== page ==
Palin’s apparent fade and Trump’s rise are arguably the most surprising events in recent weeks, as more establishment-oriented contenders, including former governors Romney of Massachusetts and Pawlenty of Minnesota, took formal steps toward full-fledged candidacies.

A CNN nationwide poll of adult Republicans showed Trump tied for the presidential lead with former Arkansas Gov. Mike Huckabee, at 19 percent each. Palin, the 2008 vice presidential nominee, was third at 12 percent.

A Wall Street Journal/NBC poll, conducted before Trump’s latest TV blitz, showed Huckabee and Trump tied for second, at 17 percent each. Romney led with 22 percent. Former House Speaker Newt Gingrich had 11 percent, and Palin 10 percent.

This early in the race, polls measure name recognition more than anything else. That may help explain strong showings by Trump and Huckabee.

Huckabee won the 2008 Iowa caucus and hosts a TV show, but has done little to signal he will run again. Trump, meanwhile, is turning heads in early voting states.

“He is causing conversations,” said Trudy Caviness, the GOP chairwoman in Iowa’s Wapello County.

McCall said Trump “is saying on the national stage what other people won’t talk about.”

That includes holding forth on trade, China and oil dependency. But Trump’s biggest buzz stems from his embrace of the claim that Obama wasn’t born in the United States, and therefore is constitutionally barred from being president.

Documents, including Obama’s birth certificate, show he was born in Hawaii in 1961.

Several Republican activists said they don’t care much about Obama’s birthplace, but they’re tired of waiting for the more establishment-backed challengers to challenge the president often and fiercely. For some, Trump fills that void.

In New Hampshire, Republican activist Phyllis Woods of Dover said she was surprised by the commotion Trump is causing. “Whether Donald Trump is going to be taken as a serious candidate here is an open question,” she said. What is certain, she said, is that “we’re going to have a huge field.”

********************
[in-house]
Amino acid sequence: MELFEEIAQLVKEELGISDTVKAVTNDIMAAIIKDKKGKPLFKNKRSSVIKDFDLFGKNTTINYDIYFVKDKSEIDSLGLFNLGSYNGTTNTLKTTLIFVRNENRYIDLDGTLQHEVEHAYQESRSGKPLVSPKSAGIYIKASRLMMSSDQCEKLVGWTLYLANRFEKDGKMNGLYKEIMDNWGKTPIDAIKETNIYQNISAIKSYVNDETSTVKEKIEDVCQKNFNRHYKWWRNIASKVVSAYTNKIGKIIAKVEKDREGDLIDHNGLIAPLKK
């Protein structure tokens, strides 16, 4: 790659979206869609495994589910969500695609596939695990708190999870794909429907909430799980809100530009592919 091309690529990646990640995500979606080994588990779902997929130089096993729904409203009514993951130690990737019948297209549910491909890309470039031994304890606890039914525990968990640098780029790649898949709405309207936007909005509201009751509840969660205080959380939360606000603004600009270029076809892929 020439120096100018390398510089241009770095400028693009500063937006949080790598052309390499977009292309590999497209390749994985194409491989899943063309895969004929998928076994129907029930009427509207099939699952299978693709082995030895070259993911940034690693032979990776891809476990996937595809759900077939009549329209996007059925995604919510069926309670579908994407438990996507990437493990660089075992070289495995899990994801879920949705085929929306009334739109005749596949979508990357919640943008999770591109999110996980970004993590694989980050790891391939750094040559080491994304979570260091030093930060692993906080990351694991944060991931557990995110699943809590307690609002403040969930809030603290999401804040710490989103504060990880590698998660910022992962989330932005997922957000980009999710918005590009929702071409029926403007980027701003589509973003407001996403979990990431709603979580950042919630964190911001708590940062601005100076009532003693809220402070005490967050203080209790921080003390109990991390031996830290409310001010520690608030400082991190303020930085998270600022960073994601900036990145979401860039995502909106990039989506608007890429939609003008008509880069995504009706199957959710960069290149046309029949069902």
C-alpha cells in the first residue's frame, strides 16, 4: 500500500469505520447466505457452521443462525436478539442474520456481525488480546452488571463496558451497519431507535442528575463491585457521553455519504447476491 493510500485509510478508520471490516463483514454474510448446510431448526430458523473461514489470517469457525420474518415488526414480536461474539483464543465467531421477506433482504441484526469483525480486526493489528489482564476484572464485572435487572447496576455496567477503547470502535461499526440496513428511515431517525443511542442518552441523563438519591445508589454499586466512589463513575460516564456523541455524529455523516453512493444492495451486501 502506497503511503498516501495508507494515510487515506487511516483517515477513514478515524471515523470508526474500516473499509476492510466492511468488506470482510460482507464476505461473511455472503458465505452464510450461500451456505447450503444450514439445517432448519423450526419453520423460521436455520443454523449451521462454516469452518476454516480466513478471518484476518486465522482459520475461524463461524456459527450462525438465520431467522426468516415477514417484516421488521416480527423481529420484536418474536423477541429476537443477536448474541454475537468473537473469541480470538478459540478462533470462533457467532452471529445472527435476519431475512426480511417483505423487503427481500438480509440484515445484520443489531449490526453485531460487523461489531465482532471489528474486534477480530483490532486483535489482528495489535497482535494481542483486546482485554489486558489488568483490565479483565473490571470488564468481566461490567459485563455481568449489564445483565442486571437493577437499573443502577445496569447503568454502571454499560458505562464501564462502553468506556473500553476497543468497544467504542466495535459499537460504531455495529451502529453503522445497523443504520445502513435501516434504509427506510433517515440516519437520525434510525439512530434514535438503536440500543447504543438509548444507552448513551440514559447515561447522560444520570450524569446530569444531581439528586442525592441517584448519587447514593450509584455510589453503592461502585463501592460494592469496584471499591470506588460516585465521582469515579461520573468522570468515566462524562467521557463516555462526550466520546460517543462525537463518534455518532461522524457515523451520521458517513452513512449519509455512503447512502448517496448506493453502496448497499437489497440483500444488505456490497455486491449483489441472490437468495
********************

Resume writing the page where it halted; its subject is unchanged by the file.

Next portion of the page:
Woods said she detects “a growing undercurrent of support” for Bachmann, a comment echoed by several Iowa and South Carolina activists. “She is a fresh face and a fresh voice,” Woods said.

Bachmann seems to have eclipsed Palin as the most discussed, if sometimes gaffe-prone, provocateur among tea party conservatives.

Democratic strategists and Obama supporters watch these developments with bewilderment, and a vague sense that they won’t last. They say they can’t predict who will be the nominee, but more traditional candidates such as Romney, Pawlenty or Mississippi Gov. Haley Barbour seem more plausible than, say, Trump. Political insiders would not be stunned if Bachmann won the caucus in her native Iowa, and Gingrich could do well in places, including South Carolina.

Not all GOP insiders embrace Trump.

“You’ve got Donald Trump on TV making a fool of himself,” said Leigh Macneil, the Republican chairman in New Hampshire’s Merrimack County. Macneil said Trump is filling a regretful vacuum because more mainstream candidates are holding back. “We’re looking for people who will step up,” he said. He wishes more outspoken, forceful candidates would jump in, especially New Jersey Gov. Chris Christie and Indiana Rep. Mike Pence.

“My dream ticket would be Christie-Pence,” Macneil said.

Others seem happy with their choices.

“It’s a wide open field,” and that’s fine, said Kathy Pearson, a longtime party activist in Cedar Rapids, Iowa. She said Trump is “a TV celebrity and obviously a successful businessman” who is “saying what he thinks.”

“What’s going on right now is very good, very healthy for the process,” said Cindy Costa, South Carolina’s Republican National Committeewoman. Voters want “someone who is a good leader and understands business.” She has long admired Romney, she said, and “I’ve been pleasantly surprised” by Trump. “He’s actually more conservative than I had thought.”

Trump’s three marriages don’t seem to be a major issue among conservatives, for now at least.

“All his ex-wives are happy,” said Joni Scotter, a Republican activist from Marion, Iowa. Ordinarily, she said, GOP caucus voters “are hard on people who are divorced.”